The religious instinct is as basic as the need for food or shelter. Psyche seeks and selects a central, organizing life principle whether consciously or unconsciously chosen. Secular deities range from food, money, or even science, to the gods of addiction; false gods lie behind neuroses and pathology. Traditional religions and cosmologies offer connection to large, well-ordered frameworks of myth and meaning.

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Episode 118 - Dissociation: Encountering Our Inner Exile show art Episode 118 - Dissociation: Encountering Our Inner Exile

This Jungian Life

Jung discovered the psyche’s dissociative nature through his Word Association Test. Subjects would delay or make nonsensical responses to ordinary words associated with troublesome personal memories or traumas.

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Episode 117 - The Transcendent Function: Getting Unstuck show art Episode 117 - The Transcendent Function: Getting Unstuck

This Jungian Life

The transcendent function comes in all sizes, from “aha” moments to epiphanies. A new orientation to a dilemma arrives unthought, recognized, and right. Perhaps there is a moment where loneliness gives way to solitude, or heartbreak yields to a larger sense of self. Apprehension of a new attitude--sunlight breaking through clouds--has overcome the impasse, bringing freshness, spaciousness and possibility.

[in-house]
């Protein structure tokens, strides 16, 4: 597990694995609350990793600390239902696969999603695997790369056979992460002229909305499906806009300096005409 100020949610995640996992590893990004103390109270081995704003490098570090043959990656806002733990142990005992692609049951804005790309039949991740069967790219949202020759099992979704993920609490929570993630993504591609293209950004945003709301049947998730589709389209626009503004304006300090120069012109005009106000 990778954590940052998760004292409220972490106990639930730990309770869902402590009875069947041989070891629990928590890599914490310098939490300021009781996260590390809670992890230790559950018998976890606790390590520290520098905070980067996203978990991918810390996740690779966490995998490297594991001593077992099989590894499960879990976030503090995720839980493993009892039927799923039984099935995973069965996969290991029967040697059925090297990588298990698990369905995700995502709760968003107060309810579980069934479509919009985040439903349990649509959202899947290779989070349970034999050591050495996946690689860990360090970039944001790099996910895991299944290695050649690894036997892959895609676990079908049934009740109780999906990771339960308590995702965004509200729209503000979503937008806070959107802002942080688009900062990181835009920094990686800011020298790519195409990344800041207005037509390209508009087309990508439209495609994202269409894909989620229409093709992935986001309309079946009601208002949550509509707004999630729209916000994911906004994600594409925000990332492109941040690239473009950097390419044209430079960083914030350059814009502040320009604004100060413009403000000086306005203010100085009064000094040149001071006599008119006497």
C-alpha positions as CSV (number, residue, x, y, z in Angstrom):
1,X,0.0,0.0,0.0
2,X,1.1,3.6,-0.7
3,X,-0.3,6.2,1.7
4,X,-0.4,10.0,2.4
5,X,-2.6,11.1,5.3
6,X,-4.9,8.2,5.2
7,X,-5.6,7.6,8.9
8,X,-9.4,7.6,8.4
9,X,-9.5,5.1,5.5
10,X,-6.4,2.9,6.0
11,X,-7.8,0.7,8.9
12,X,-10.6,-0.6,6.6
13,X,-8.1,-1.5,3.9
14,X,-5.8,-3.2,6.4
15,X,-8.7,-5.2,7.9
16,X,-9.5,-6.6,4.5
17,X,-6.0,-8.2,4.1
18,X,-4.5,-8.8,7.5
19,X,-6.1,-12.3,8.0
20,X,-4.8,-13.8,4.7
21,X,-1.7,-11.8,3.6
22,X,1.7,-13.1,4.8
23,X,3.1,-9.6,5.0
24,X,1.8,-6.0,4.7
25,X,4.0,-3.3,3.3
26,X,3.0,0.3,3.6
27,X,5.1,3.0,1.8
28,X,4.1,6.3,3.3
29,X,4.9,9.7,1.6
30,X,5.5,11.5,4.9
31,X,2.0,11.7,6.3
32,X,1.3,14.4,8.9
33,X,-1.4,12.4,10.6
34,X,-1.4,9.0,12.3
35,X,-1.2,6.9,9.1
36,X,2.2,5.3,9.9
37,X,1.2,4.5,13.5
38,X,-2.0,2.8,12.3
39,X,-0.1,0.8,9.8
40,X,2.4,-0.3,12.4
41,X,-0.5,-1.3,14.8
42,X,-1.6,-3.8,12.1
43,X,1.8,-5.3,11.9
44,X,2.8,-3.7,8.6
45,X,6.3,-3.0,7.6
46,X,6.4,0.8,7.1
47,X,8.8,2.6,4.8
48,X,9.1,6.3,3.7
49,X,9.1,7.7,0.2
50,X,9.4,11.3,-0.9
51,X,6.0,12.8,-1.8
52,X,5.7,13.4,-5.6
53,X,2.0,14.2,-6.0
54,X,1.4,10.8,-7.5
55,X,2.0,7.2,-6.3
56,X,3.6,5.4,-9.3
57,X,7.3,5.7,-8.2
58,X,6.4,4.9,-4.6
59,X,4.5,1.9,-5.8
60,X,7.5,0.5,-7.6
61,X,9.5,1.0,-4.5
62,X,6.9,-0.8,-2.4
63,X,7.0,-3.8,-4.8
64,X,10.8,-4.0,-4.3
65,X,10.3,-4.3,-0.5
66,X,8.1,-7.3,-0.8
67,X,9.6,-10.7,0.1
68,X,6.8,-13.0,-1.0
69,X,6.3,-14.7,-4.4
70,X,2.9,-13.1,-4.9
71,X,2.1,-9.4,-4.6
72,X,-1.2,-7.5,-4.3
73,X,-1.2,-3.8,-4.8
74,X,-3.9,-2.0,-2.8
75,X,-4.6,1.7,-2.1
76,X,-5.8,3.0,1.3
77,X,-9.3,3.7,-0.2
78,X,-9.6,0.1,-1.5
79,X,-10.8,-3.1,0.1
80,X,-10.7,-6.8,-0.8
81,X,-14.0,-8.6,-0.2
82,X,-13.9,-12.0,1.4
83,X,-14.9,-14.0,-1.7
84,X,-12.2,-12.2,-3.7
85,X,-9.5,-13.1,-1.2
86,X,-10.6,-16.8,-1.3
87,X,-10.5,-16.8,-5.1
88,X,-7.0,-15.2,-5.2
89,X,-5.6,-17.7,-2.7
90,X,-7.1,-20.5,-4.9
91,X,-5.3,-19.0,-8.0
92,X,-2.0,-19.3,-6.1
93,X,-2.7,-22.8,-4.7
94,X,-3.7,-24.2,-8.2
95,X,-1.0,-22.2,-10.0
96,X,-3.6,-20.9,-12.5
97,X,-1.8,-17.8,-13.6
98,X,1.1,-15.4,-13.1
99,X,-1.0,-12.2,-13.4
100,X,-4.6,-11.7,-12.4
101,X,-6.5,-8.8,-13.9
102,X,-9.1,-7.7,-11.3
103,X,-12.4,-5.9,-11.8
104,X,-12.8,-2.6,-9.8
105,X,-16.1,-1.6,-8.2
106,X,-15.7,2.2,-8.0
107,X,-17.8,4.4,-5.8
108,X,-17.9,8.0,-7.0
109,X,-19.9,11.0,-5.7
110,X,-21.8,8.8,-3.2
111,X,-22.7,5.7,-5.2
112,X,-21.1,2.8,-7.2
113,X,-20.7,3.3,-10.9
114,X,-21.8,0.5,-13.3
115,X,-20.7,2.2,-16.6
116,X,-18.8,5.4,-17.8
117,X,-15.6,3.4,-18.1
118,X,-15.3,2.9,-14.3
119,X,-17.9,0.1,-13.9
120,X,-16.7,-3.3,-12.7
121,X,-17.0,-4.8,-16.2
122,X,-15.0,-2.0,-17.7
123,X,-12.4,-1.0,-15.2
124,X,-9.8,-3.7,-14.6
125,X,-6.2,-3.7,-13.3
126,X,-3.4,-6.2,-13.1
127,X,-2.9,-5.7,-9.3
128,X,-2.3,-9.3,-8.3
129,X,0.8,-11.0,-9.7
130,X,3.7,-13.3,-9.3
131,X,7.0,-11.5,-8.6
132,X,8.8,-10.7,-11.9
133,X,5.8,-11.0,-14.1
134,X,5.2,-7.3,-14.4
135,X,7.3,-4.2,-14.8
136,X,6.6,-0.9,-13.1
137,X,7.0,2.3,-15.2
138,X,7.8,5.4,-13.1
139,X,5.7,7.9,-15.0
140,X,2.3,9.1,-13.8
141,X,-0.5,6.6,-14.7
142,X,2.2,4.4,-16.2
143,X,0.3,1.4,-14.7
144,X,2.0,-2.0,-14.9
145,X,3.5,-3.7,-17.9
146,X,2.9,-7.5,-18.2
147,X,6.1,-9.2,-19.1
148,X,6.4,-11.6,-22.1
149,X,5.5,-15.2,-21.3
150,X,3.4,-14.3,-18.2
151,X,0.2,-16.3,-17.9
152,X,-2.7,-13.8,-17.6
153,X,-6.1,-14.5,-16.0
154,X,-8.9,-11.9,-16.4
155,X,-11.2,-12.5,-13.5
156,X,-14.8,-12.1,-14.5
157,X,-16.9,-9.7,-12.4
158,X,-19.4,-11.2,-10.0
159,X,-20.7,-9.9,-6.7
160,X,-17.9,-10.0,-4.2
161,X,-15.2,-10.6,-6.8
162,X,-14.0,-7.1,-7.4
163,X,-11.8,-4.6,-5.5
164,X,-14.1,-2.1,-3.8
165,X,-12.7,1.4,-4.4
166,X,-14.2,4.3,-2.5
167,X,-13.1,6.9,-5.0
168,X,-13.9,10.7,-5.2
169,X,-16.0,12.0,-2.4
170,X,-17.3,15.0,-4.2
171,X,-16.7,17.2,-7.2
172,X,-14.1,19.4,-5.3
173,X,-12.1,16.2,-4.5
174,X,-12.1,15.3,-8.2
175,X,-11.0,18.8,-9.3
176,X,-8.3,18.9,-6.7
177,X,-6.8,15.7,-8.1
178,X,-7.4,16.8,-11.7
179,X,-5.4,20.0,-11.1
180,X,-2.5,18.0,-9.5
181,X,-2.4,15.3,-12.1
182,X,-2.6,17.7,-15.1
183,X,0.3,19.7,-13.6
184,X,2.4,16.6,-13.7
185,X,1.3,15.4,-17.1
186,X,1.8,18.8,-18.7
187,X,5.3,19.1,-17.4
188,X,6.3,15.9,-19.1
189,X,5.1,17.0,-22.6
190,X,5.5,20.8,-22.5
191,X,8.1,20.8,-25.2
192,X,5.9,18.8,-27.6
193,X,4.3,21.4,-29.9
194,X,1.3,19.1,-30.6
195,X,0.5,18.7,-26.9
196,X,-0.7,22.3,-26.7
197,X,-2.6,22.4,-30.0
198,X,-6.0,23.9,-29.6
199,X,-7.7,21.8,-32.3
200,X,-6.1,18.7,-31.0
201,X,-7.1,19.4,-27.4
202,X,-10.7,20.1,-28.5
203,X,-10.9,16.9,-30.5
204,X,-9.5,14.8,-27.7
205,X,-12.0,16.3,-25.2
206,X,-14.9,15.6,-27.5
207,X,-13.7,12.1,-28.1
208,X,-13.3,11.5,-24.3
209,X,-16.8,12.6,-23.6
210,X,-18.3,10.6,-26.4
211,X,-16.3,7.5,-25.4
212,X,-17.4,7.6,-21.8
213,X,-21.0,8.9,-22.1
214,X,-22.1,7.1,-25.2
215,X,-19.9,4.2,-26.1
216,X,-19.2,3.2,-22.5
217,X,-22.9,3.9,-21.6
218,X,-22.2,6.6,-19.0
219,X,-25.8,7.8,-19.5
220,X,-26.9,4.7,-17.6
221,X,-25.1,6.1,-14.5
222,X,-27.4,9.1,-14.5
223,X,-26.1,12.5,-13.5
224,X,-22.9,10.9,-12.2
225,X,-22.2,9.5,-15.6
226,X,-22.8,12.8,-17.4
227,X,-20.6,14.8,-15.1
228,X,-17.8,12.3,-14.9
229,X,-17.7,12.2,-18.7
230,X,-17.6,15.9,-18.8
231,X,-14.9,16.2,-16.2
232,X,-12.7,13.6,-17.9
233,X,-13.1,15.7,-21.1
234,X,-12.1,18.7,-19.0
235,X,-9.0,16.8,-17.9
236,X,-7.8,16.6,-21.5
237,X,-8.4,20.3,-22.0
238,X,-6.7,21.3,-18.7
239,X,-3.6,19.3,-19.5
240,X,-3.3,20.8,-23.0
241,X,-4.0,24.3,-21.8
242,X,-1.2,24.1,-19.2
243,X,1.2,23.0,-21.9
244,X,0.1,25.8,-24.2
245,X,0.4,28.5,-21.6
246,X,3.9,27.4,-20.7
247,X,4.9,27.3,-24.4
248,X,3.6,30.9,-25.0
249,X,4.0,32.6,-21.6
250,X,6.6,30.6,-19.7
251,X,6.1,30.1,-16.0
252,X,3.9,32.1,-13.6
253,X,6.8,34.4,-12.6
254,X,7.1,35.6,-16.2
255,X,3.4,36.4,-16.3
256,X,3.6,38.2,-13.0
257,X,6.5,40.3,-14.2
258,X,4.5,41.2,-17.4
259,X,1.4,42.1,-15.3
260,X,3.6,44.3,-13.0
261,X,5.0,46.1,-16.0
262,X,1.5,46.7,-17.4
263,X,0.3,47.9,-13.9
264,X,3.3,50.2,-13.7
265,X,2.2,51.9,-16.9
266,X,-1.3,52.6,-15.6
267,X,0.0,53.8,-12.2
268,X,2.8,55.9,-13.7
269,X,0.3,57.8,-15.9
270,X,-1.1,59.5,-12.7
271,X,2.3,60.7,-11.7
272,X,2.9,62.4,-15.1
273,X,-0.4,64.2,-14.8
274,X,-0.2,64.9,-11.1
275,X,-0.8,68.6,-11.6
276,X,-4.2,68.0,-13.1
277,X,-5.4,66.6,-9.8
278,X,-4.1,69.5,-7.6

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Episode 116 - Finding Resilience: A Conversation with Jim Hollis show art Episode 116 - Finding Resilience: A Conversation with Jim Hollis

This Jungian Life

James Hollis, noted Jungian scholar, teacher and author, joined us to discuss resilience. His new book, Living Between Worlds: Finding Personal Resilience in Changing Times, will be available on Amazon in mid-June.

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Episode 115 - We Can’t Breathe: Facing the Pain of Racism show art Episode 115 - We Can’t Breathe: Facing the Pain of Racism

This Jungian Life

Racial injustice takes one’s breath away. It reaches back to the psychic asphyxiations of the Middle Passage, slavery, and Jim Crow—cut-offs from home, family, freedom and justice. Racism persists in systemic inequities and ongoing instances of police violence.

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Bonus Episode - On Becoming a Jungian Analyst show art Bonus Episode - On Becoming a Jungian Analyst

This Jungian Life